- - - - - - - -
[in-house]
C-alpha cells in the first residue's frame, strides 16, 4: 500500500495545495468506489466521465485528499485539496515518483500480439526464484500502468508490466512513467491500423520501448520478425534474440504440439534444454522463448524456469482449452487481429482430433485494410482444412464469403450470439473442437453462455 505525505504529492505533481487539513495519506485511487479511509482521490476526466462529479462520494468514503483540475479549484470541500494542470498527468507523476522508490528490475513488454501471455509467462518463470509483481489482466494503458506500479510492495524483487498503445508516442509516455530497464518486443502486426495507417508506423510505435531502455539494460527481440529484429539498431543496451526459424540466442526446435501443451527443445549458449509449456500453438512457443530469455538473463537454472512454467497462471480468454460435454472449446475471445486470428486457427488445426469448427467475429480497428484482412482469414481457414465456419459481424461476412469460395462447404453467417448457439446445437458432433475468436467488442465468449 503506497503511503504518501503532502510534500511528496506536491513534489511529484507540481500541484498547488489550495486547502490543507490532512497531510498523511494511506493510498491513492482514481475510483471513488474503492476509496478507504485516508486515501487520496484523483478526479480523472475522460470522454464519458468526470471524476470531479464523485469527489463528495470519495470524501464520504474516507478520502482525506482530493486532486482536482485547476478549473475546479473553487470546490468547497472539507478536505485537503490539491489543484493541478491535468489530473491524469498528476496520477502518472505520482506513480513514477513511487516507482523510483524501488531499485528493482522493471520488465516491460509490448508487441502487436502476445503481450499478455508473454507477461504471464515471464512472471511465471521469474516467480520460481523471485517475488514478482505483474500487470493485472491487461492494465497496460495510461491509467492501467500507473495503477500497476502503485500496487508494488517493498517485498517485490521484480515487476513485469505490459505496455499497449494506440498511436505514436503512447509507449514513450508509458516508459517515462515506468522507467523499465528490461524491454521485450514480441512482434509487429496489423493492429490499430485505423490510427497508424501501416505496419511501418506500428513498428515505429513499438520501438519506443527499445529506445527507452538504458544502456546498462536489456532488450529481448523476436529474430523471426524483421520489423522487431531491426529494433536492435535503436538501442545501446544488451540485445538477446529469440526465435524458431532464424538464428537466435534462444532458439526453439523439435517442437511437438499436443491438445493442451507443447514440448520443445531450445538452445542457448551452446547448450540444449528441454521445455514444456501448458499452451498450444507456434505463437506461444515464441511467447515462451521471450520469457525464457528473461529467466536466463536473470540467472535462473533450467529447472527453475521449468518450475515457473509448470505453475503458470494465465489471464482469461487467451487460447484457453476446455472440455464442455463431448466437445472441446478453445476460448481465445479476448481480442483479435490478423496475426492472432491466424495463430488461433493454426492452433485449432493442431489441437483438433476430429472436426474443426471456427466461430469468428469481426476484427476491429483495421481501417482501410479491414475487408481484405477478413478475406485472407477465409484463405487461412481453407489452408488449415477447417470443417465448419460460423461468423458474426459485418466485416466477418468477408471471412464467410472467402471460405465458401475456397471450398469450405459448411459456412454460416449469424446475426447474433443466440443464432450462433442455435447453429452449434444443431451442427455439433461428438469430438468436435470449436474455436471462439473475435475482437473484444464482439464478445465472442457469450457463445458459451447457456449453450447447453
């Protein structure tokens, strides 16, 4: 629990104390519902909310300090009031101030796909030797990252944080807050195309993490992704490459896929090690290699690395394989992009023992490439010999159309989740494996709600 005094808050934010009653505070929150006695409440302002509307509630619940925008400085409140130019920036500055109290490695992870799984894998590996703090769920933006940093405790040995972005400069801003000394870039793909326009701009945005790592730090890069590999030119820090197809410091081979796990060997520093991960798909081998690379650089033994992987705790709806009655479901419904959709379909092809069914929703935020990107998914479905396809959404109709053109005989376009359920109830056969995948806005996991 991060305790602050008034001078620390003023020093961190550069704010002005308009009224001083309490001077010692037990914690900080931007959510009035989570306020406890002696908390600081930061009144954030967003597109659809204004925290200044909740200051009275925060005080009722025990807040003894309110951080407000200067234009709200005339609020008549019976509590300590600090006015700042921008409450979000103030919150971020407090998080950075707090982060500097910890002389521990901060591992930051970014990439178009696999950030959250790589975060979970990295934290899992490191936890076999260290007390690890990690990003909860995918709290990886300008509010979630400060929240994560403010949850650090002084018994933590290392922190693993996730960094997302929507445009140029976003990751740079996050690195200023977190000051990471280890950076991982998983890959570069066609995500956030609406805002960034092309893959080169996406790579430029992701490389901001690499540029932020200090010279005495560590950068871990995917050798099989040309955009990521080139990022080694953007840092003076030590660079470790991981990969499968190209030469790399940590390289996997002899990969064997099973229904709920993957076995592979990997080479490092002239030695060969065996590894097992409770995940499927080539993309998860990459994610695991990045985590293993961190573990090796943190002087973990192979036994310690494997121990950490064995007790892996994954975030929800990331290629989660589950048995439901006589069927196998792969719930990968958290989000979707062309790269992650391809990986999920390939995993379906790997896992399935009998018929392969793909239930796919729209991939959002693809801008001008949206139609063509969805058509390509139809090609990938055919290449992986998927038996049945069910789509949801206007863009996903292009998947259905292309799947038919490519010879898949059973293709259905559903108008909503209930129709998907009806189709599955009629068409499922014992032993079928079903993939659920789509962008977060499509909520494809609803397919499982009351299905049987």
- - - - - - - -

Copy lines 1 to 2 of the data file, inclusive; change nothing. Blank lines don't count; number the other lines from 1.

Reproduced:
[in-house]
C-alpha cells in the first residue's frame, strides 16, 4: 500500500495545495468506489466521465485528499485539496515518483500480439526464484500502468508490466512513467491500423520501448520478425534474440504440439534444454522463448524456469482449452487481429482430433485494410482444412464469403450470439473442437453462455 505525505504529492505533481487539513495519506485511487479511509482521490476526466462529479462520494468514503483540475479549484470541500494542470498527468507523476522508490528490475513488454501471455509467462518463470509483481489482466494503458506500479510492495524483487498503445508516442509516455530497464518486443502486426495507417508506423510505435531502455539494460527481440529484429539498431543496451526459424540466442526446435501443451527443445549458449509449456500453438512457443530469455538473463537454472512454467497462471480468454460435454472449446475471445486470428486457427488445426469448427467475429480497428484482412482469414481457414465456419459481424461476412469460395462447404453467417448457439446445437458432433475468436467488442465468449 503506497503511503504518501503532502510534500511528496506536491513534489511529484507540481500541484498547488489550495486547502490543507490532512497531510498523511494511506493510498491513492482514481475510483471513488474503492476509496478507504485516508486515501487520496484523483478526479480523472475522460470522454464519458468526470471524476470531479464523485469527489463528495470519495470524501464520504474516507478520502482525506482530493486532486482536482485547476478549473475546479473553487470546490468547497472539507478536505485537503490539491489543484493541478491535468489530473491524469498528476496520477502518472505520482506513480513514477513511487516507482523510483524501488531499485528493482522493471520488465516491460509490448508487441502487436502476445503481450499478455508473454507477461504471464515471464512472471511465471521469474516467480520460481523471485517475488514478482505483474500487470493485472491487461492494465497496460495510461491509467492501467500507473495503477500497476502503485500496487508494488517493498517485498517485490521484480515487476513485469505490459505496455499497449494506440498511436505514436503512447509507449514513450508509458516508459517515462515506468522507467523499465528490461524491454521485450514480441512482434509487429496489423493492429490499430485505423490510427497508424501501416505496419511501418506500428513498428515505429513499438520501438519506443527499445529506445527507452538504458544502456546498462536489456532488450529481448523476436529474430523471426524483421520489423522487431531491426529494433536492435535503436538501442545501446544488451540485445538477446529469440526465435524458431532464424538464428537466435534462444532458439526453439523439435517442437511437438499436443491438445493442451507443447514440448520443445531450445538452445542457448551452446547448450540444449528441454521445455514444456501448458499452451498450444507456434505463437506461444515464441511467447515462451521471450520469457525464457528473461529467466536466463536473470540467472535462473533450467529447472527453475521449468518450475515457473509448470505453475503458470494465465489471464482469461487467451487460447484457453476446455472440455464442455463431448466437445472441446478453445476460448481465445479476448481480442483479435490478423496475426492472432491466424495463430488461433493454426492452433485449432493442431489441437483438433476430429472436426474443426471456427466461430469468428469481426476484427476491429483495421481501417482501410479491414475487408481484405477478413478475406485472407477465409484463405487461412481453407489452408488449415477447417470443417465448419460460423461468423458474426459485418466485416466477418468477408471471412464467410472467402471460405465458401475456397471450398469450405459448411459456412454460416449469424446475426447474433443466440443464432450462433442455435447453429452449434444443431451442427455439433461428438469430438468436435470449436474455436471462439473475435475482437473484444464482439464478445465472442457469450457463445458459451447457456449453450447447453